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The Misconception of Creative Thinking and Innovation

Source | Youtube : By Jacob Fohtung

There is a common misconception that having a creative or innovative mindset is intrinsic. World-renowned innovators like Albert Einstein, Elon Musk, and Steve Jobs seem to confirm this misconception with their works and actions.

Since August of 2015, I began planning and organizing innovation marathon events called Hackathons at some of the most prestigious colleges in the country such as Harvard and Yale. In these events, I have come to realize that when people are presented with and inspired to solve a problem, they become very creative and innovative.  An example that comes to mind is a conversation that I had with a junior and pre-medical student at Brown University who participated in the MIT Hacking Medicine event in the spring of 2015. She told me that prior to the event, she never thought of herself as a creative thinker or an innovator. However, after being inspired and challenged to find a solution to some of the critical issues patients face in a hospital setting, she came up with some great ideas and with her team, she built an app that digitalizes patients’ information in hospital. Her innovative prototype won one of the category prizes of the hackathon. She was so inspired by the experience that she later decided to organize one at her school.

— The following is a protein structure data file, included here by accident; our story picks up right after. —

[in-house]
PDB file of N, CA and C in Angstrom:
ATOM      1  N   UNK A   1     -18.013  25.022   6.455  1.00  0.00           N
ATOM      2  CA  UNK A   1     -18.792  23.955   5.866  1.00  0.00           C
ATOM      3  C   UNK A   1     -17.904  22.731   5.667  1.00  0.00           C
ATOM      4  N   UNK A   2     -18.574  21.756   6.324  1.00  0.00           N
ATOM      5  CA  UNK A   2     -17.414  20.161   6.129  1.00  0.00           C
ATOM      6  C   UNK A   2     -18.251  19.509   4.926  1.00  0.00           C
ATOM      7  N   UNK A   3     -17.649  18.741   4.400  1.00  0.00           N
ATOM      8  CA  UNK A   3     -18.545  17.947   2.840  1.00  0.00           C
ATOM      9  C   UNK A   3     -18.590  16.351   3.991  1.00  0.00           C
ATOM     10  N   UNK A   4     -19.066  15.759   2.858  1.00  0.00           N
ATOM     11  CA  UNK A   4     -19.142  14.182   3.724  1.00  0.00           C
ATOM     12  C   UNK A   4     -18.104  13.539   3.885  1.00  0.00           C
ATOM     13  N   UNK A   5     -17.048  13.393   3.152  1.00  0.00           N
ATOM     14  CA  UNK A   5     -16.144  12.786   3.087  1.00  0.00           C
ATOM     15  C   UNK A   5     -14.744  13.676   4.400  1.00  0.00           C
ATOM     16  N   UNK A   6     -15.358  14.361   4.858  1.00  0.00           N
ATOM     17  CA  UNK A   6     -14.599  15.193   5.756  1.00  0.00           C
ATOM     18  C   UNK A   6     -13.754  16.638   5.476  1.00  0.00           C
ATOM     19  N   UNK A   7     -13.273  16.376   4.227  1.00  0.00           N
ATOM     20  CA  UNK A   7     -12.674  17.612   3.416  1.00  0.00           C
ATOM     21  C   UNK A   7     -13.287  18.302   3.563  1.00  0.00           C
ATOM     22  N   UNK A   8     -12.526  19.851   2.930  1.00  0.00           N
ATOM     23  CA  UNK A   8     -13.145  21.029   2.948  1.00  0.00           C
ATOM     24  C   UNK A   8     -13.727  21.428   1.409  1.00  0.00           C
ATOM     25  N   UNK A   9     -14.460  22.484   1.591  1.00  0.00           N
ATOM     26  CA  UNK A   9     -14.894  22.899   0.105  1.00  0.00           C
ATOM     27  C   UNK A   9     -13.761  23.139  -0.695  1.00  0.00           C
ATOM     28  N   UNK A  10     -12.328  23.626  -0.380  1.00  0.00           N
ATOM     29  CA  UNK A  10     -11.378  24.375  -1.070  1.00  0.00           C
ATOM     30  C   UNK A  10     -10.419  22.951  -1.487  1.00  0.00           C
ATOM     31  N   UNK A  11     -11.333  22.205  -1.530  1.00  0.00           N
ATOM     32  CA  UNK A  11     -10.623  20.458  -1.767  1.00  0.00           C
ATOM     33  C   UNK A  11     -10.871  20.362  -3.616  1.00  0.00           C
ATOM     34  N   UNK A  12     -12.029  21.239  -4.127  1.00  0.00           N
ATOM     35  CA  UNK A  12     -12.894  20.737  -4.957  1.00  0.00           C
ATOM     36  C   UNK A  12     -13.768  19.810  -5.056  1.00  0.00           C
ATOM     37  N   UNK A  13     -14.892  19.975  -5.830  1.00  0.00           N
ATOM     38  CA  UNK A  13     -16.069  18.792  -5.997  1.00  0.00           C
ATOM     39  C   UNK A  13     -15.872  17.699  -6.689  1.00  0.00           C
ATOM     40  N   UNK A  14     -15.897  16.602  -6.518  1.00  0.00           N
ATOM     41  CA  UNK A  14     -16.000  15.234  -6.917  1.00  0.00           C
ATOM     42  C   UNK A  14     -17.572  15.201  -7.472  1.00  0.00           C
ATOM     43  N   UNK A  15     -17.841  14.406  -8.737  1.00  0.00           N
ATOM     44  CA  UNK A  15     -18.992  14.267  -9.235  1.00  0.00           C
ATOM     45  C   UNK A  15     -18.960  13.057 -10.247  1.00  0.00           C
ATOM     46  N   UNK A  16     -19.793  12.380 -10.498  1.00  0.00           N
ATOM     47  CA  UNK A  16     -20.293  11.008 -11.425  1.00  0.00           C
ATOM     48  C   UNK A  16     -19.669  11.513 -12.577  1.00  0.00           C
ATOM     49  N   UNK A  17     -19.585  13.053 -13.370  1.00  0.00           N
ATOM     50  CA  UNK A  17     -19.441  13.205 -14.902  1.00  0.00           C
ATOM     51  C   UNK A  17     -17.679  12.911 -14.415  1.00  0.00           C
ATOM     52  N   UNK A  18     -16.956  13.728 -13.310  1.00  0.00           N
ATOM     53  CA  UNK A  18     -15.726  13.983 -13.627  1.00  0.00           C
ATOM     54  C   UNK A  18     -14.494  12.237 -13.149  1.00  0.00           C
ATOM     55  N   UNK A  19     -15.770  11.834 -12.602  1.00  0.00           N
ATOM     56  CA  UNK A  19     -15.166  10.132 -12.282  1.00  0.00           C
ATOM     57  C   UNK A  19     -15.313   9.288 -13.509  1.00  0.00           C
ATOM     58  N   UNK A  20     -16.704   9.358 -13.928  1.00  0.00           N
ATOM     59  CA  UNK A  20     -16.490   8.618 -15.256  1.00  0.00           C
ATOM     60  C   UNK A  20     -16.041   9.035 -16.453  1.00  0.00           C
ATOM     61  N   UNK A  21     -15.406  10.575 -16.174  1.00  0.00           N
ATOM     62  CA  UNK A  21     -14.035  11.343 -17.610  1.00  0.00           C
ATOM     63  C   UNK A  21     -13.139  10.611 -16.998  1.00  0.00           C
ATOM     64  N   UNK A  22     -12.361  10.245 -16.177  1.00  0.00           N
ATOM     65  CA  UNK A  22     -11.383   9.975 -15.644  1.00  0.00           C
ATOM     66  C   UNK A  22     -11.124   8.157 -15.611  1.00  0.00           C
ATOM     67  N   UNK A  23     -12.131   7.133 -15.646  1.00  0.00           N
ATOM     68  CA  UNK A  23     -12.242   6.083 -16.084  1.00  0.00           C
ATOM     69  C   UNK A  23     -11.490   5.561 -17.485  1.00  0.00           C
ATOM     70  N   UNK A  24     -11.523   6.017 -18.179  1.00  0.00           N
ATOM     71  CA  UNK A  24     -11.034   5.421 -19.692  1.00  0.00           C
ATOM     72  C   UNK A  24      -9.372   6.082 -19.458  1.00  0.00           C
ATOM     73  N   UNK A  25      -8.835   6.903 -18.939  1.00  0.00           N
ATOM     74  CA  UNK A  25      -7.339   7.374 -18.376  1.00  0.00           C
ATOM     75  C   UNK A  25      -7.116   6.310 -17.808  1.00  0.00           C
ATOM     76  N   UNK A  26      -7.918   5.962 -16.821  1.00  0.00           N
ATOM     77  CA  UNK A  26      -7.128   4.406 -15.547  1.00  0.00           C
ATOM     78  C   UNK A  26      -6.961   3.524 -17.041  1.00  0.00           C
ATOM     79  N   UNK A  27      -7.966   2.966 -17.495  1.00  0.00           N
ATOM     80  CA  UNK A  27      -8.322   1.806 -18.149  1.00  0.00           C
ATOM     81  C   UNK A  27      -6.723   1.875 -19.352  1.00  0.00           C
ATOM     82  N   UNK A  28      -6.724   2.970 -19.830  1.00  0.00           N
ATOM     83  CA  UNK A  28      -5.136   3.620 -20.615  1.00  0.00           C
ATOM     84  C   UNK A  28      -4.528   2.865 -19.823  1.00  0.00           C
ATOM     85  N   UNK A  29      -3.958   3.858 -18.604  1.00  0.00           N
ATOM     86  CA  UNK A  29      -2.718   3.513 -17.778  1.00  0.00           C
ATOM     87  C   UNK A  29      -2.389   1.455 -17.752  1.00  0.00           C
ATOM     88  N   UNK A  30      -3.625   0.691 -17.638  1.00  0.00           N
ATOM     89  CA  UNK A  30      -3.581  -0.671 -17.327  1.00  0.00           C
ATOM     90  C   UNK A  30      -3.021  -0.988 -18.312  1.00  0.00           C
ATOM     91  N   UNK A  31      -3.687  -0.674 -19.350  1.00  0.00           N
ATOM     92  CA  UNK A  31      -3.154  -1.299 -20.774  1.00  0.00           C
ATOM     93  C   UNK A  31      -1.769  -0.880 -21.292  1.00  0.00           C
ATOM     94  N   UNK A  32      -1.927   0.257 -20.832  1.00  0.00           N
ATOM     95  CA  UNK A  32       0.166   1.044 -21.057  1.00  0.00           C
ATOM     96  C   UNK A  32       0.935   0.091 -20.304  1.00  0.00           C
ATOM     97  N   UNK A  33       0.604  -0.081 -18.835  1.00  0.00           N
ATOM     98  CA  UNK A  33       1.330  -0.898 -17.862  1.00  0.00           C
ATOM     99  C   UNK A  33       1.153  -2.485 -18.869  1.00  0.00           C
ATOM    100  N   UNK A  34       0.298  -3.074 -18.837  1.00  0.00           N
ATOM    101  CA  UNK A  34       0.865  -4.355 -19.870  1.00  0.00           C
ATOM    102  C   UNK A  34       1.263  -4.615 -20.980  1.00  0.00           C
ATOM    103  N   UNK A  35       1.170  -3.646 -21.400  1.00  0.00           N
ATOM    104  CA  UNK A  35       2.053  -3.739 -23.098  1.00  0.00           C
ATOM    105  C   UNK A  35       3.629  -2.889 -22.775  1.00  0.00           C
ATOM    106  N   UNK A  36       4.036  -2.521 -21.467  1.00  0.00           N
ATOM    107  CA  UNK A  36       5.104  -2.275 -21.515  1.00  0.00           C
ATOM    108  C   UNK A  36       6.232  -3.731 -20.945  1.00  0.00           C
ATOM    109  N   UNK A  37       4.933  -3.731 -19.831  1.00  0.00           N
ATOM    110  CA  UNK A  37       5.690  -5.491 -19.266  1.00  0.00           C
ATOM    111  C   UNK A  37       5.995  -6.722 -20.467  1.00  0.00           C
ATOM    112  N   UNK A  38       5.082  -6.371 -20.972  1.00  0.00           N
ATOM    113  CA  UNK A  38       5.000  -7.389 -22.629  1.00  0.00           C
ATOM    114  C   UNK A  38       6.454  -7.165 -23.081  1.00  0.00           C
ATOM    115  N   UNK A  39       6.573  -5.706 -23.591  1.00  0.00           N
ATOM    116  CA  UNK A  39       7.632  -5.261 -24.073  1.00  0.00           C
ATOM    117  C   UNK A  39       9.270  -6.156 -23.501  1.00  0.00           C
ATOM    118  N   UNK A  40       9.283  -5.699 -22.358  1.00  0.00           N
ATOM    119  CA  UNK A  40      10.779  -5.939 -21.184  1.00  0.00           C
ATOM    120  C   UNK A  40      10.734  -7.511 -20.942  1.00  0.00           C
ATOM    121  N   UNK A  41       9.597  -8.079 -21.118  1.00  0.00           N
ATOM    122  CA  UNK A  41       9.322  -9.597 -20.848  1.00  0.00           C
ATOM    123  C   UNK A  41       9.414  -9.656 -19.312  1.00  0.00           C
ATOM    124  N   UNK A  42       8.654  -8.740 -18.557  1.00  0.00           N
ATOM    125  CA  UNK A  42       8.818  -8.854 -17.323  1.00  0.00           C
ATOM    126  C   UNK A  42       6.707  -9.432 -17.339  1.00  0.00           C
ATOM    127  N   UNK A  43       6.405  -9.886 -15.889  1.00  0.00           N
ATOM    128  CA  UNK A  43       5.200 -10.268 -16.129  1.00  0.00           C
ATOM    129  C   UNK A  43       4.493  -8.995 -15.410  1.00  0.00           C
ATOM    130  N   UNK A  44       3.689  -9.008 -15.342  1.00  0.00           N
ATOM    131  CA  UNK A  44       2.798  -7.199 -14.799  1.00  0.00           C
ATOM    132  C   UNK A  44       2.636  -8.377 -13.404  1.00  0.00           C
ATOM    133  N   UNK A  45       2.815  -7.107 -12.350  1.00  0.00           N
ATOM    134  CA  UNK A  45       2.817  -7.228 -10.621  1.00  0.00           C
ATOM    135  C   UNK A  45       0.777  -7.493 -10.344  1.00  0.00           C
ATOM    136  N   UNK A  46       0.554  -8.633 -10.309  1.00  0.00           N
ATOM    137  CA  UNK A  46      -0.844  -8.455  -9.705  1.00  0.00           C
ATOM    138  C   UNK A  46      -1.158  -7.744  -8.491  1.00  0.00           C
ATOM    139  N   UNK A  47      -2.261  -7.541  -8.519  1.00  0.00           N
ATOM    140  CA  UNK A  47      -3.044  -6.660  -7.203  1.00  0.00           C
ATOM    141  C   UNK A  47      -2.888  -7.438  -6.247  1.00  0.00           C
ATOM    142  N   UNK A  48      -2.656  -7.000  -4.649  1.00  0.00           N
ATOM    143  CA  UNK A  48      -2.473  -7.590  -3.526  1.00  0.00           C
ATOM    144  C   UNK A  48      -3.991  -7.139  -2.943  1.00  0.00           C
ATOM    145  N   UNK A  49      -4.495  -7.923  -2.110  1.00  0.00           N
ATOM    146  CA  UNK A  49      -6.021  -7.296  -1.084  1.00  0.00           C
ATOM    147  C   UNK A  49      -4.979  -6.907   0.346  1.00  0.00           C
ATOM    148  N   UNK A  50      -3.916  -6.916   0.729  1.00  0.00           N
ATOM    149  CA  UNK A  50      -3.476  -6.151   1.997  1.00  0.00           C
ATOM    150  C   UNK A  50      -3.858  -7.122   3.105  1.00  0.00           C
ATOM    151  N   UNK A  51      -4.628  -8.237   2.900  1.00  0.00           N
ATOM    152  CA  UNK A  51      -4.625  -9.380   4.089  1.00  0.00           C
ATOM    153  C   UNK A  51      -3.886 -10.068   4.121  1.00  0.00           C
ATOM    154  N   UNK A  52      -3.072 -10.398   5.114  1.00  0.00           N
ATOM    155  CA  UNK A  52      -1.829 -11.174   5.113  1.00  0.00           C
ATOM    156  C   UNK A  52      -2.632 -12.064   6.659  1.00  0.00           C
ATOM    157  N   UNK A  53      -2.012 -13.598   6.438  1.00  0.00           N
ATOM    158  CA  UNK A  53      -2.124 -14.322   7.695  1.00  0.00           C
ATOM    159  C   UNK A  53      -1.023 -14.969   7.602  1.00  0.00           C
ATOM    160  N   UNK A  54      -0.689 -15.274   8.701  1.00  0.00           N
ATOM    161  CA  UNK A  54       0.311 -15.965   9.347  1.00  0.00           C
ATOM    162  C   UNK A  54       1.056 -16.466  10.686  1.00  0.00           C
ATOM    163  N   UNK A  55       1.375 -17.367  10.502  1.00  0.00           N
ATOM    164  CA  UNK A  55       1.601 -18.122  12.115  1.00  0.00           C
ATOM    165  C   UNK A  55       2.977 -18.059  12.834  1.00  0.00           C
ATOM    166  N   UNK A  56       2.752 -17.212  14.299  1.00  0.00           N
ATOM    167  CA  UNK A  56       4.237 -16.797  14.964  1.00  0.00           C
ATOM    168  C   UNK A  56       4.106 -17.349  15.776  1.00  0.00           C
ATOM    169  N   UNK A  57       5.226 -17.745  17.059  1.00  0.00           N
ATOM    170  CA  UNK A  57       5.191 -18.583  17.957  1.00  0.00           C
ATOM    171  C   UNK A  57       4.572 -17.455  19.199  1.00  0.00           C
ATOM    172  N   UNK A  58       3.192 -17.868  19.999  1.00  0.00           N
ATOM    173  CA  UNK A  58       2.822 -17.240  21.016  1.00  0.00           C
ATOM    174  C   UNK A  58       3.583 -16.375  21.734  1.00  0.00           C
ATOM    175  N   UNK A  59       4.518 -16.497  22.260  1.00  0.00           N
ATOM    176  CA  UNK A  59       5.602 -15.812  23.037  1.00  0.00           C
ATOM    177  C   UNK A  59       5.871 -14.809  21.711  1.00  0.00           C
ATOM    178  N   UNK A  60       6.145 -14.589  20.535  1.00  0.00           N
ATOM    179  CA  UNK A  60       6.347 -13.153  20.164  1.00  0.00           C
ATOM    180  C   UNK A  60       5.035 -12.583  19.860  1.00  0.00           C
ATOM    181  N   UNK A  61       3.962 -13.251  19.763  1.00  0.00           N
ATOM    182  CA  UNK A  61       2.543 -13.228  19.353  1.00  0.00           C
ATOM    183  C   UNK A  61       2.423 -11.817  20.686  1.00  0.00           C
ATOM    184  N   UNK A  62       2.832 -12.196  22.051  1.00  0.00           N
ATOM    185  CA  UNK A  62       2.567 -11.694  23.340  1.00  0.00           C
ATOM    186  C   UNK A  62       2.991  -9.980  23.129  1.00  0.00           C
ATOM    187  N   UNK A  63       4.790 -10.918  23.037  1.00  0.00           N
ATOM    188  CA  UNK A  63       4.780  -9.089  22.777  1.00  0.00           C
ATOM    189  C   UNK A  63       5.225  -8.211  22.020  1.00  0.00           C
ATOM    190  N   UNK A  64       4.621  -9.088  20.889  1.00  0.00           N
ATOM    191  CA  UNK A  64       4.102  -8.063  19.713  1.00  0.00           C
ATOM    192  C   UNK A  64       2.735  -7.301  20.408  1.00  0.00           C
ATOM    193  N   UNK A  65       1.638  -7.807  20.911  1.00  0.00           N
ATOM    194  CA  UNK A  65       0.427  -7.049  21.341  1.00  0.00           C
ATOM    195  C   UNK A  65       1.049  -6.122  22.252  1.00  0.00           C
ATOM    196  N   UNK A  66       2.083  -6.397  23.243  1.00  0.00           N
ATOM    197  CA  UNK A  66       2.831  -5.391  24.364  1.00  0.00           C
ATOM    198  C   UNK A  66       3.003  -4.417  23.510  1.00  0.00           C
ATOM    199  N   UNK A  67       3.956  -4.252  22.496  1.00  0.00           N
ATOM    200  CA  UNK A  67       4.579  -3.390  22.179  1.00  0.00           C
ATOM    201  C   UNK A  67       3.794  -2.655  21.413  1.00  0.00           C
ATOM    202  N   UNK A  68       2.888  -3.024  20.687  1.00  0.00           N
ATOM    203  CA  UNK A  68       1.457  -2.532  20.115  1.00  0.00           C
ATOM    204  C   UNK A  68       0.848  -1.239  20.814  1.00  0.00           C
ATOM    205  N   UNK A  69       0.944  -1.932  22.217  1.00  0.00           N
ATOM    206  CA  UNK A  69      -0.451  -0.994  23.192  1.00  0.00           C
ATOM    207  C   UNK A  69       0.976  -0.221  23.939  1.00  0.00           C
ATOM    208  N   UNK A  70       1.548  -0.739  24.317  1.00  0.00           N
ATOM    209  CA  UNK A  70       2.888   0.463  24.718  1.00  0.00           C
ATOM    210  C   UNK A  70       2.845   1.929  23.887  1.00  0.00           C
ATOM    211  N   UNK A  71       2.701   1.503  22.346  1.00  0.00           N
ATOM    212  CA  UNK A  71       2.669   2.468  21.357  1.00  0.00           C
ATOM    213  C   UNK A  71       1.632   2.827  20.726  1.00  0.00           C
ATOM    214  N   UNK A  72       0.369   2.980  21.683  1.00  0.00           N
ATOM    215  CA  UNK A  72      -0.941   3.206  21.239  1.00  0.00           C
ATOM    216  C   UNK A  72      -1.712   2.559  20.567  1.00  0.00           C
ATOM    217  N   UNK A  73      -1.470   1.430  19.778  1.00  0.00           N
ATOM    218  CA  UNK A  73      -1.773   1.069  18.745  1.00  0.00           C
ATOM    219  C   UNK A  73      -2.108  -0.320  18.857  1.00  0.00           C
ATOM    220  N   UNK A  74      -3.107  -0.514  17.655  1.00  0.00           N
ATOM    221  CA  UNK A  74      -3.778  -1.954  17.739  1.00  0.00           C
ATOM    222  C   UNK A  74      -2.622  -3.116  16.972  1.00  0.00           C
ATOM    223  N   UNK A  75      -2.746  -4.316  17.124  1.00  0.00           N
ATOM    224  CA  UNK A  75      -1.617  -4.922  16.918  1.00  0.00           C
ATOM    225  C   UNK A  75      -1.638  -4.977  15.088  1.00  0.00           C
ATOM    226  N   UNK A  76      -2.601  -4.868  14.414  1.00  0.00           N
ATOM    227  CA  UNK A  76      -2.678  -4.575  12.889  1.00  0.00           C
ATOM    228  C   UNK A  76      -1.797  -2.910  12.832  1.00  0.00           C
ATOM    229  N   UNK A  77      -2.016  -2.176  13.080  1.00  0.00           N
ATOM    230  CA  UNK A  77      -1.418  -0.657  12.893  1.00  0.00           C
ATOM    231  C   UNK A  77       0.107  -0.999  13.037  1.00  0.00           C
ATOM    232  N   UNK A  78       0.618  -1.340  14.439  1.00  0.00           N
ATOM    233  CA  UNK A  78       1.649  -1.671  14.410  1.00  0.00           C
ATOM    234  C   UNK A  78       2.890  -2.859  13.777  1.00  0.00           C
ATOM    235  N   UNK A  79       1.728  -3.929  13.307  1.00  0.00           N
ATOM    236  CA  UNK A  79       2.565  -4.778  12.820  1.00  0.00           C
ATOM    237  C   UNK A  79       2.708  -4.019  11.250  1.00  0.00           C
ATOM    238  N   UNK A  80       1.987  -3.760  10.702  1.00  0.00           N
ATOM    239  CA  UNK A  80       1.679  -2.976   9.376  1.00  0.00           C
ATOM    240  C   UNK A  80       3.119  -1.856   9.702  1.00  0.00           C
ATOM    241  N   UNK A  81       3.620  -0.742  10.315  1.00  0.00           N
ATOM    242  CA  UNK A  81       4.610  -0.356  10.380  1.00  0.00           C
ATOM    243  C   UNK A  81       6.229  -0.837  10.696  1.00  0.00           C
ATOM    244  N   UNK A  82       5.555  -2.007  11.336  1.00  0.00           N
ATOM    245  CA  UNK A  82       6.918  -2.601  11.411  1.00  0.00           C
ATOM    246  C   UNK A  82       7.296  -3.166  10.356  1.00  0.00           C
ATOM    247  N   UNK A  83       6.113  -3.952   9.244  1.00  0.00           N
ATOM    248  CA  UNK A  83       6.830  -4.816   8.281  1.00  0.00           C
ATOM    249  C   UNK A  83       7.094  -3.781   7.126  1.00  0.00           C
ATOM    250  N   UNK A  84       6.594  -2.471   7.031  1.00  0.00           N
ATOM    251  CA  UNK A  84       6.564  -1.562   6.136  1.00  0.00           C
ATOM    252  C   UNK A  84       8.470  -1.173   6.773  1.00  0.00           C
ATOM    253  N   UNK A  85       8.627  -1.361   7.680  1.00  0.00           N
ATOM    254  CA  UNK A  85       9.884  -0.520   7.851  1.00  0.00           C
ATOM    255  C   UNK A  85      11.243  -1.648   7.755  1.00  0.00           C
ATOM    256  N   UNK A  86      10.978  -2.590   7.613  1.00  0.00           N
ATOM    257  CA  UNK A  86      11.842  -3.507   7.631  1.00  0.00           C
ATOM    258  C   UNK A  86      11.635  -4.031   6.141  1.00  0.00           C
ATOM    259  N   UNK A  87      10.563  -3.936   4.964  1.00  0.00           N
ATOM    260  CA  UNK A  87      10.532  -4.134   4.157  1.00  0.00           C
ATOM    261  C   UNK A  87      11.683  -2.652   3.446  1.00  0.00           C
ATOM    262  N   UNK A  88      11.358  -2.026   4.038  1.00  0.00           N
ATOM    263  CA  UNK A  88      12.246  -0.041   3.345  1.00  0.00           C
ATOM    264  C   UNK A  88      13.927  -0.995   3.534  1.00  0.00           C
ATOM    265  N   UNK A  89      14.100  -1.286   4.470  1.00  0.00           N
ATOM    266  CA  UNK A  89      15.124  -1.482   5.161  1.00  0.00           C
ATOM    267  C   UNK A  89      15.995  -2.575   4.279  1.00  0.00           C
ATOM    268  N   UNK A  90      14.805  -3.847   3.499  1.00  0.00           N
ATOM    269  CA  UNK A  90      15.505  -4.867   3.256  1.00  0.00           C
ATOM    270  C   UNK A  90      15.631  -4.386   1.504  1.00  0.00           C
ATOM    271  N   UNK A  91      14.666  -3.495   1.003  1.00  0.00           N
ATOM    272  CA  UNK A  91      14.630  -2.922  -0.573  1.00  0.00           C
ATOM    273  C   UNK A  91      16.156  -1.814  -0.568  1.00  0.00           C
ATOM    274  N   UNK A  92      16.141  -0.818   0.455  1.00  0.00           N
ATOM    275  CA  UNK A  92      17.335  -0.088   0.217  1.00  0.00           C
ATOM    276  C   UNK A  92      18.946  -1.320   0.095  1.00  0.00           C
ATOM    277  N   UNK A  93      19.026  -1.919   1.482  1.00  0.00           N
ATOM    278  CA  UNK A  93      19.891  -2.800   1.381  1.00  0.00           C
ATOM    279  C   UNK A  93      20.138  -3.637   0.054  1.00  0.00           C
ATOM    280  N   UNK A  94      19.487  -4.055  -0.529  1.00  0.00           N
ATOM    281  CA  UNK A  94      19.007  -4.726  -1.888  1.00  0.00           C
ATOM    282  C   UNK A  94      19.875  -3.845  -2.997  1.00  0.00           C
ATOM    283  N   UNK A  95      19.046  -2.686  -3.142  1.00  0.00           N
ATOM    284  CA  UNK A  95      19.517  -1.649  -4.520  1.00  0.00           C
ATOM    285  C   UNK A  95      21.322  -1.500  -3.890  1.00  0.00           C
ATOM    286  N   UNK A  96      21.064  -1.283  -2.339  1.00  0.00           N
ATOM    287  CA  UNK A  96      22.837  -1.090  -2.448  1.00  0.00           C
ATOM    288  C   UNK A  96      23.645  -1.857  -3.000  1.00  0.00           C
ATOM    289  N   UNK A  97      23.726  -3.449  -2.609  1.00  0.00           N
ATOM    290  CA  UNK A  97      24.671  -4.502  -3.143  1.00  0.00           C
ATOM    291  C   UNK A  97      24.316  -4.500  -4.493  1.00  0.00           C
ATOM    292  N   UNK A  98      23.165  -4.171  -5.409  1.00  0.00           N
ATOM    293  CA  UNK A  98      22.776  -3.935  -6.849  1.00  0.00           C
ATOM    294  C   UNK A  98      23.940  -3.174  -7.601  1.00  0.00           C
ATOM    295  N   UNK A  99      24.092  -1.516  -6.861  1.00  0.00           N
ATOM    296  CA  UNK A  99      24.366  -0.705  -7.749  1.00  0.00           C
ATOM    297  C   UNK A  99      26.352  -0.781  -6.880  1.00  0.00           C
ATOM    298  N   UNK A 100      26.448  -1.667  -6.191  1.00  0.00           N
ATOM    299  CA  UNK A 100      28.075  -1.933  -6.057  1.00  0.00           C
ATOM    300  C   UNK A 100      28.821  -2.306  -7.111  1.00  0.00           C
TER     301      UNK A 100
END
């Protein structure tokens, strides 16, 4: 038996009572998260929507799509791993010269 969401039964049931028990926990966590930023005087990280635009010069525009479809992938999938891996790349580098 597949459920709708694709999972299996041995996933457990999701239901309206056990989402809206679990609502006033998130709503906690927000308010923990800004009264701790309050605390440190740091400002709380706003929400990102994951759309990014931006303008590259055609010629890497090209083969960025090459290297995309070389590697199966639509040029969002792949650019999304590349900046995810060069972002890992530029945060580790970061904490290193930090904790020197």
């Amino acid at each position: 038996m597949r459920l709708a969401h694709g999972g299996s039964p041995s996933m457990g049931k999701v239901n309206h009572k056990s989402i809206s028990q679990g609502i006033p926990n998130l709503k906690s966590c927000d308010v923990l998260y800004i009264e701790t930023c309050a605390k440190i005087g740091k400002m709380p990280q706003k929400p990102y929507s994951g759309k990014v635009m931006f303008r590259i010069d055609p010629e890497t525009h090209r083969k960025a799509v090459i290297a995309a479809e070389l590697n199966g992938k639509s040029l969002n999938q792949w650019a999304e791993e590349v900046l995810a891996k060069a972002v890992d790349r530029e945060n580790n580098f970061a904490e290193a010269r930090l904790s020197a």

Similarly, I was filled with awe of the creative and innovative projects that some of Cameronian high school students came up with while addressing social ills via a platform that I co-founded called IlluminateBox. At IlluminateBox, we spur creativity and innovation among high school students by asking intriguing questions about persistent problems in Cameroon and asking them to suggest possible sustainable solutions. One of the students suggested that up-skill conferences that will provide a platform to connect the recent college graduates and companies in order to mitigate youth unemployment. This thoughtful solution prompted me to believe thinking creatively is a learned skill.  

 Thus with these experiences, I strongly urge that we as a society should reject this notion of the intrinsicality of creative thinking and innovation but rather embrace the possibility of them being taught and encouraged in our schools.

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